Basketball, like life and like death, is a fickle, volatile temptress; success therein is entirely ephemeral and unpredictable, like those first bangs and pops in the cosmic soup one Planck second after the Big Bang. For a fleeting instance, a couple weeks, a month, a season, a team crests gloriously at its acme. Inevitably, it all falls back down to earth (the soldiers at the Alamo in 1836 made a huge initial downpayment, explaining the Spurs' notable exception).
The NBA is a peculiar league. Somewhere between the NFL's current utopian parity with communistic equilibria of talent and the MLB's historical oligopoly of champions featuring the plutocratic Yanks, you'll find the NBA's current positioning on the sliding scale of team talent equity. The Goldilocks of American professional sporting leagues. Parity inherently favors the ones at the bottom, hungry maws salivating over the prospects of future victory; while simultaneously making the path for today's winners ever more perilous...I've heard the summit of Mount Everest is disappointing. There's trash left from those who'd been there before. There's people right on your tail, and you can sense them willing you to hurry through your turn and step down so that they can have their time at the peak.
With all that said, can we quantify how long the Warriors have on Mount Everest? This is a question that requires some compartmentalization and some classical divide and conquering. Well, first off, there's no way of telling the future. But, as is the calling card of the internet, that didn't stop someone from trying...
Smart People and Wild Guesses
Nate Silver over at FiveThirtyEight posted an article about six months ago talking about every NBA teams' chances of hoisting Larry by the turn of the decade. You can pour over it at your leisure, but there're some interesting bullet points:
- by 2014 records, the Thunder had the best future outlook of any team--with 0.84 projected championships by 2019
- while 0.84 doesn't sound impressive in a vacuum, that's the 13th best team outlook for a 5-year sample in 40 years
- the Warriors clocked in at 5th in the league with 0.28, a cool 0.08 ahead of other powerhouses like the Timberwolves
Obviously, injuries hampered the Thunder last season, rendering them toothless in a grizzled, war-weary Western Conference. All it took for the 13th-most hopeful team in 4 decades--ranking them at approximately the 0.0108th percentile--was two injuries and a foot cast. Again, ephemeral, fleeting, cut-throat. Winning in the NBA is a catwalk made of air. Eventually, no matter how cunning you are, gravity will catch you. Ask Paul George--even in the absences of warning signs (Greg Oden, Brandon Roy), fate will gladly end an entire fanbase's enthusiasm with a push and a pull.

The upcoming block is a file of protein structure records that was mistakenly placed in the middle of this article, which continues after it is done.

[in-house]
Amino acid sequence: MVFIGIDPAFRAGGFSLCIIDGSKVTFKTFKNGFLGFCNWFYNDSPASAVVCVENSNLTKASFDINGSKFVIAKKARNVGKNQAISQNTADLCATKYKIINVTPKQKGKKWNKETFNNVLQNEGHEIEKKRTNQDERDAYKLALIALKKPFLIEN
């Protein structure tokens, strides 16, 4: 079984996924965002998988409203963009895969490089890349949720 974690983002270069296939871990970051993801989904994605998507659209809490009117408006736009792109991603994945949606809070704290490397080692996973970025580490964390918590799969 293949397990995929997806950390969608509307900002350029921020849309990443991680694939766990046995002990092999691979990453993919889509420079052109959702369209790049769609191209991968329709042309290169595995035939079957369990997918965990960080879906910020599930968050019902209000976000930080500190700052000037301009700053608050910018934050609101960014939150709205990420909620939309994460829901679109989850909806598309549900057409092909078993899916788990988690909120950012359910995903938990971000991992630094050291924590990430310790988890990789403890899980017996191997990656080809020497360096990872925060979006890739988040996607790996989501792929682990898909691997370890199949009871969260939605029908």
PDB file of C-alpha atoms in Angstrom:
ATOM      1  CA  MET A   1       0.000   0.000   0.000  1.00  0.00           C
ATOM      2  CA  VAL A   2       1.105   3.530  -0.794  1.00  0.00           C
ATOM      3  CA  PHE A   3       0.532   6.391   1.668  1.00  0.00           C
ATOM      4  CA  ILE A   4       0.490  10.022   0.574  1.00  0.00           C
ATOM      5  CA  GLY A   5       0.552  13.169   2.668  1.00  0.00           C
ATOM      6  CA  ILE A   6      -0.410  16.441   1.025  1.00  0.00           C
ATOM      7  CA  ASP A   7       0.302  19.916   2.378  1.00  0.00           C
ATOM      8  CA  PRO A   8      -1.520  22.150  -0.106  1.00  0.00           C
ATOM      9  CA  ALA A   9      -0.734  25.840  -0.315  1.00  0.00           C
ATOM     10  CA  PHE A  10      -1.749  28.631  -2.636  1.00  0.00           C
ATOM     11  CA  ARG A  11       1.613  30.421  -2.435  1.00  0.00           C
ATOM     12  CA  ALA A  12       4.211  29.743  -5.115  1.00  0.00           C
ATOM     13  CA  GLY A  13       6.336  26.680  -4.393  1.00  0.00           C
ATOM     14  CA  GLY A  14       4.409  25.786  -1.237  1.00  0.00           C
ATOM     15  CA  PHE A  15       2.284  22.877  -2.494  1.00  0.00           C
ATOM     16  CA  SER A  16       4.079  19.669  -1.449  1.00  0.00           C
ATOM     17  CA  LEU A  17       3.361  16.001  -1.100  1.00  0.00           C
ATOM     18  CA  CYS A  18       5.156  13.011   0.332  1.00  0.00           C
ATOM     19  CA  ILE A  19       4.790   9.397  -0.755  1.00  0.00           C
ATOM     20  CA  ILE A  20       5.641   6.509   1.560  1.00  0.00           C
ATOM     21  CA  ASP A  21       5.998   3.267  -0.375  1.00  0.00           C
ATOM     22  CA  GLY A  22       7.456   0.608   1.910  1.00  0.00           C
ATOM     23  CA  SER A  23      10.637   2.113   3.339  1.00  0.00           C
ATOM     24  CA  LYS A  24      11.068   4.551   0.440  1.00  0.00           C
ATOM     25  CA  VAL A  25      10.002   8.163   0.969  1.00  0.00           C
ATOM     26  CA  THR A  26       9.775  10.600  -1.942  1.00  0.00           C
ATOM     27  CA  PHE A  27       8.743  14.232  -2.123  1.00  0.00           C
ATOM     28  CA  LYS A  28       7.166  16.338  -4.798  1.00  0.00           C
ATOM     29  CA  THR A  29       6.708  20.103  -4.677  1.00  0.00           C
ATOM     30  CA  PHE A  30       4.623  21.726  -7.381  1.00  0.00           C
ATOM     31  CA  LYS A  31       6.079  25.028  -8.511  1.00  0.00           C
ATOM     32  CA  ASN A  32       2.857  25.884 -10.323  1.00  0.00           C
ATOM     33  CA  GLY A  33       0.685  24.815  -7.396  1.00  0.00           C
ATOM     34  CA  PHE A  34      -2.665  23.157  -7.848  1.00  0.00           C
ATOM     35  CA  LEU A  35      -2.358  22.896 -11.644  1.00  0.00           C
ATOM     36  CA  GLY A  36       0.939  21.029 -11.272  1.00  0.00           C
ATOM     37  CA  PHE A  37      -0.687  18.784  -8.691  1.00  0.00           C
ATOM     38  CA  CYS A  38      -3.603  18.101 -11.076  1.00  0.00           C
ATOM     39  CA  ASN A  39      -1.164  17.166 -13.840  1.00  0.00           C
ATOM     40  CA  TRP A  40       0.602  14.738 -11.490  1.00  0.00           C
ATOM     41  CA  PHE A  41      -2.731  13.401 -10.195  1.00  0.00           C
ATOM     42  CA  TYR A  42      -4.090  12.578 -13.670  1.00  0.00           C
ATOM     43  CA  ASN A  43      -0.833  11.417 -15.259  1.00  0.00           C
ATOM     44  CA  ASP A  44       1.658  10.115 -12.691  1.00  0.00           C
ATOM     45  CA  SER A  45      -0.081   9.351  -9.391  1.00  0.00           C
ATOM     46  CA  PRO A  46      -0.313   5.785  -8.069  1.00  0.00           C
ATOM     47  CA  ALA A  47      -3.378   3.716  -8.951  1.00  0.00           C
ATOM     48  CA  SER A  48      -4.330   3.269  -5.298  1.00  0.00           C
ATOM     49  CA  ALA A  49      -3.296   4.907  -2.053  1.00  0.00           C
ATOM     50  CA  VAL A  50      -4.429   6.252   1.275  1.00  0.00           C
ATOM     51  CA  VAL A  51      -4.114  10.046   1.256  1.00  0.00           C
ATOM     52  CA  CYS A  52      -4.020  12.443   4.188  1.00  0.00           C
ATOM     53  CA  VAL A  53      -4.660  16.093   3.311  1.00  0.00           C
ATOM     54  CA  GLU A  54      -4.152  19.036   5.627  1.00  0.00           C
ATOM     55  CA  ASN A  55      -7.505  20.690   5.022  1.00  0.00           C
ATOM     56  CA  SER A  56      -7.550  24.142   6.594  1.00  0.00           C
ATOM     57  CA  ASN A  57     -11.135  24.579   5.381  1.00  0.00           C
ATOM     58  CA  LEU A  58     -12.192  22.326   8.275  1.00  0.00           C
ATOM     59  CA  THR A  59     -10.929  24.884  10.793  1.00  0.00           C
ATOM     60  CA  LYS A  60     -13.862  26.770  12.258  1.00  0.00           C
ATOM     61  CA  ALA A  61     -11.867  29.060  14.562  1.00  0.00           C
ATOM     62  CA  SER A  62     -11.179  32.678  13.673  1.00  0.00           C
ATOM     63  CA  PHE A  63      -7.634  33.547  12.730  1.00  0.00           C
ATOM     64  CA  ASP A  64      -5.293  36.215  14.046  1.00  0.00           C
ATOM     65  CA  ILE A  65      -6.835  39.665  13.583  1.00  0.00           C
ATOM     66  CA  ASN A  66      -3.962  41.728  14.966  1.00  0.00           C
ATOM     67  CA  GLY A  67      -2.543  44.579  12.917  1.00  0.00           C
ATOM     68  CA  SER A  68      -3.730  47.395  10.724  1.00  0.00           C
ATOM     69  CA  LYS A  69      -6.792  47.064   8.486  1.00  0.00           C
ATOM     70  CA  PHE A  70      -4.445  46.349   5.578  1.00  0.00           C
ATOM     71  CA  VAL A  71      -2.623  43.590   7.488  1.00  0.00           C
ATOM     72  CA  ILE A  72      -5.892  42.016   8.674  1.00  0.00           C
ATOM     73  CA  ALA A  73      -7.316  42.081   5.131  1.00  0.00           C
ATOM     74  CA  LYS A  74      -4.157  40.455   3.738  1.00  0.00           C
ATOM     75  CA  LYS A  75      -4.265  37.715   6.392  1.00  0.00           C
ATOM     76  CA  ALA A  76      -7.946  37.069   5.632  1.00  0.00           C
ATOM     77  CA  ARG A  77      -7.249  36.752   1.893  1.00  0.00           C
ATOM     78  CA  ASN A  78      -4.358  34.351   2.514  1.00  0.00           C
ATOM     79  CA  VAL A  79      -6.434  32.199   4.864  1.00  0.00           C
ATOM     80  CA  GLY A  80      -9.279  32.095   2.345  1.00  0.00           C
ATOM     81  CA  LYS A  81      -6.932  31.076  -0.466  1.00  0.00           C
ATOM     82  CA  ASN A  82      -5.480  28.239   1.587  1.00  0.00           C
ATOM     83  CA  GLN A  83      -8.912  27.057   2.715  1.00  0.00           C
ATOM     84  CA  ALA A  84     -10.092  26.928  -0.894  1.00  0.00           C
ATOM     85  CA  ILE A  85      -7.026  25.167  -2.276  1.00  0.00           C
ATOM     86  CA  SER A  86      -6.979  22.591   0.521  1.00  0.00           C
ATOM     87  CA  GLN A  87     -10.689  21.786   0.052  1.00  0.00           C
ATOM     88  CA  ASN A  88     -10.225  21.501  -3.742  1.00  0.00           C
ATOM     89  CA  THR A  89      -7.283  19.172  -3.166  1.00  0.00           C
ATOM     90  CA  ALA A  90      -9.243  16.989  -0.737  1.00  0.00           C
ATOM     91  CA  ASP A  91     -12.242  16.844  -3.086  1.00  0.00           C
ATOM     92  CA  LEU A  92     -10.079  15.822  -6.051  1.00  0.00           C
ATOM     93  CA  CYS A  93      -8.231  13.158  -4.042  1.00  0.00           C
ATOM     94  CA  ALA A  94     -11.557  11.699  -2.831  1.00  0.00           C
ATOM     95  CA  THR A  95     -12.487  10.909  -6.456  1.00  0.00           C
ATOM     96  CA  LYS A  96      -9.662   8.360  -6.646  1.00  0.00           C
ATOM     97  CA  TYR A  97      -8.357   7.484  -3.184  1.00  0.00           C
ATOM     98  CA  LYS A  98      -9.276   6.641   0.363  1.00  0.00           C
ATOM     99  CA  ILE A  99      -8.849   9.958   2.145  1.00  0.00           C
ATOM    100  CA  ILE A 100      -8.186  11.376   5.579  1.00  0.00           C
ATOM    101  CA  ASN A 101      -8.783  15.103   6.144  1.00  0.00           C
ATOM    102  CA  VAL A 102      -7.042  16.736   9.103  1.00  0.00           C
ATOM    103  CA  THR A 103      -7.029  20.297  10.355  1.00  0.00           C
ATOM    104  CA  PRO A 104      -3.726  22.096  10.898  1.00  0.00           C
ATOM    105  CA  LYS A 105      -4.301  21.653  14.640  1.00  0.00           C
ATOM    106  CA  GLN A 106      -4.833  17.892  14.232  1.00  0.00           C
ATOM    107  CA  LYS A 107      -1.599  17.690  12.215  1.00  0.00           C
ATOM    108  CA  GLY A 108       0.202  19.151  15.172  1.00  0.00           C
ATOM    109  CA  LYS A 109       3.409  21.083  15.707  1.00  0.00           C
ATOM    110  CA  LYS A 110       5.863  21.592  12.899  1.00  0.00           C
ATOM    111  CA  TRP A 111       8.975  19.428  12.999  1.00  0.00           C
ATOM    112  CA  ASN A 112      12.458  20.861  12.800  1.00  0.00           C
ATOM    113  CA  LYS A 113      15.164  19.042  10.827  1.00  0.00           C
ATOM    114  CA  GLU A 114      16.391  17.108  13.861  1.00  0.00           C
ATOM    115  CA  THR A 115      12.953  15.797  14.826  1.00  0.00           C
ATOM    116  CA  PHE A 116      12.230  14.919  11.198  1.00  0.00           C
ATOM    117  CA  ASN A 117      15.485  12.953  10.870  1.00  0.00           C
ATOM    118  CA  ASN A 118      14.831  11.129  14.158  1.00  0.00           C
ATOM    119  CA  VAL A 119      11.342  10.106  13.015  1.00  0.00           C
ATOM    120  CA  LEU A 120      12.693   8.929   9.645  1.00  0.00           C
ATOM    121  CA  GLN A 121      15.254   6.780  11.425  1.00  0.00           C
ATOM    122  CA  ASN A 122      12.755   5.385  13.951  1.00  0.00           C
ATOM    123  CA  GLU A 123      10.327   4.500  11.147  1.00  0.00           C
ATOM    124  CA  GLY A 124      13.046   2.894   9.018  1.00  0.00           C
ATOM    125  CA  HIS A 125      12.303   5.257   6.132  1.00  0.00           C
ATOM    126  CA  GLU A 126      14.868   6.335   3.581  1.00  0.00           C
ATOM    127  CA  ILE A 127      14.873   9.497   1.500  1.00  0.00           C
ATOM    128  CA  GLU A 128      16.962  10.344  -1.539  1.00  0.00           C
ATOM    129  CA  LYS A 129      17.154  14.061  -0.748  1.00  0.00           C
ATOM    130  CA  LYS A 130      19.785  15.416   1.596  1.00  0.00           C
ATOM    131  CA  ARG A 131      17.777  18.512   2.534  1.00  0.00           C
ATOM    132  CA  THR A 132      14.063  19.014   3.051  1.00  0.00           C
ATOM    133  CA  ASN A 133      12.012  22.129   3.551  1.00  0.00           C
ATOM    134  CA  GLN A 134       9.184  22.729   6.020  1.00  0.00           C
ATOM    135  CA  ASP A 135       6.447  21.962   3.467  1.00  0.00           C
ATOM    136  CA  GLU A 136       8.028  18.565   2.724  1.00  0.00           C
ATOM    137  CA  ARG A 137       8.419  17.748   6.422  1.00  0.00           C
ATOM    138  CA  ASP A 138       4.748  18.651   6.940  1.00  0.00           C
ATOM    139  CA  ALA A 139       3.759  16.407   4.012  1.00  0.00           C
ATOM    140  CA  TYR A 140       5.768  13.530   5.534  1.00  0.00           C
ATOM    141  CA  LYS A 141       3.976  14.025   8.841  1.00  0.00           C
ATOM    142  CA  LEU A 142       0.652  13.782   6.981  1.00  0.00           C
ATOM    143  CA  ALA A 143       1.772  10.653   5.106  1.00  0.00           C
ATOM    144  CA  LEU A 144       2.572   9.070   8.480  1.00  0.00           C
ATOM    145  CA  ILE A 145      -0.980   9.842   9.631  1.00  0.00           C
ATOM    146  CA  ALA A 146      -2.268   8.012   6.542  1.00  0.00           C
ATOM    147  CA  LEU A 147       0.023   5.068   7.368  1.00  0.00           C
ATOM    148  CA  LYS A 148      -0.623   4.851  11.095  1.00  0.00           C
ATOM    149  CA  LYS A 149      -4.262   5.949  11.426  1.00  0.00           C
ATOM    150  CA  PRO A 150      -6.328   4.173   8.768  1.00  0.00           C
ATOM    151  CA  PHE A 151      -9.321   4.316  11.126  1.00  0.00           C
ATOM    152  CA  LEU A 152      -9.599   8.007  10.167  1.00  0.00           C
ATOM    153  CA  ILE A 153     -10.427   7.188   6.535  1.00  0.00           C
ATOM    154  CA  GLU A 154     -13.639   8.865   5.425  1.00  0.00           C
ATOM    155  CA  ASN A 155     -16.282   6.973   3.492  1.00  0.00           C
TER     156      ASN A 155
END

Sometimes it's not fate that makes the conscientious decision. The Cleveland Cavaliers were projected to win 1.2 championships after their impressive showing in 2009, which is significant because that's the same number as the Bulls in 1996. In reality, City of Chicago 2, City of Cleveland 0. Mostly because some role player names LeBron James skipped out of town to play pattycake with Pat Riley and Dwayne Wade a season after the projections were so high on the Cavs' future. Putting numbers on future odds is a facade of erudition, borrowing the ethos of scientific calculations to cover the fact that it doesn't get us any closer towards prediction.
Which leads to...
Time on Mount Everest is Time Borrowed
Basketball is all about streaks. One free throw, two, three, 38. Championships also come in streaks, too. As in, in the last 30 years, 8 different times has a team at least repeated once they won their first title. In fact, 19 of the championships won in the past 3 decades have come as part of a repeat or threepeat. It's not just the Celtics beating up on a bunch of Jackie Moons, winning 9 times in a decade, either. Its different squads, besting each other 3 in a row, then the other returning fire with a salvo of 2, then another team comes in and wins a pair.
So what does this all mean, in terms of time borrowed? It means the grind of wear and tear can be temporarily eclipsed by the groove of habit and camaraderie. It also leads back to parity: nothing is ever static in the NBA; groove is eventually disrupted by trade or free agency or gravity. But groove can momentarily transcend that, in manic bursts of a couple years. Or three. But never, since guys stopped lacing up Converse to play on the court, has it ever reached 4.
That groove is just borrowed time. Injuries staved off, movement temporarily halted. Mental wear and tear supersedes and transcends, brings it all back down to earth. Like gravity.
You'll Neve See the Warriors Win Another Championship in Your Lifetime, and That's Okay
All this is to say, the Warriors were still the best team in basketball last year. Their roster looks to be one of the best this next fall, too. Other teams, on paper, look to have gotten better. Others might've gotten worse. Few tread the water, but the Warriors may well be one of them. They could yet turn out to be a one year aberration, the firecracker that fizzled and crackled once in the dark July night. They might yet get into a multi-year groove--continuity and general head-on-shoulderness would suggest they have the potential.
This piece's title is a tongue-in-cheek reminder that people saying either way have all been wrong before. And that they, like a bouncing basketball, the 2009 Cavaliers, and yes, even this iteration of the Golden State Warriors, will eventually fall to gravity.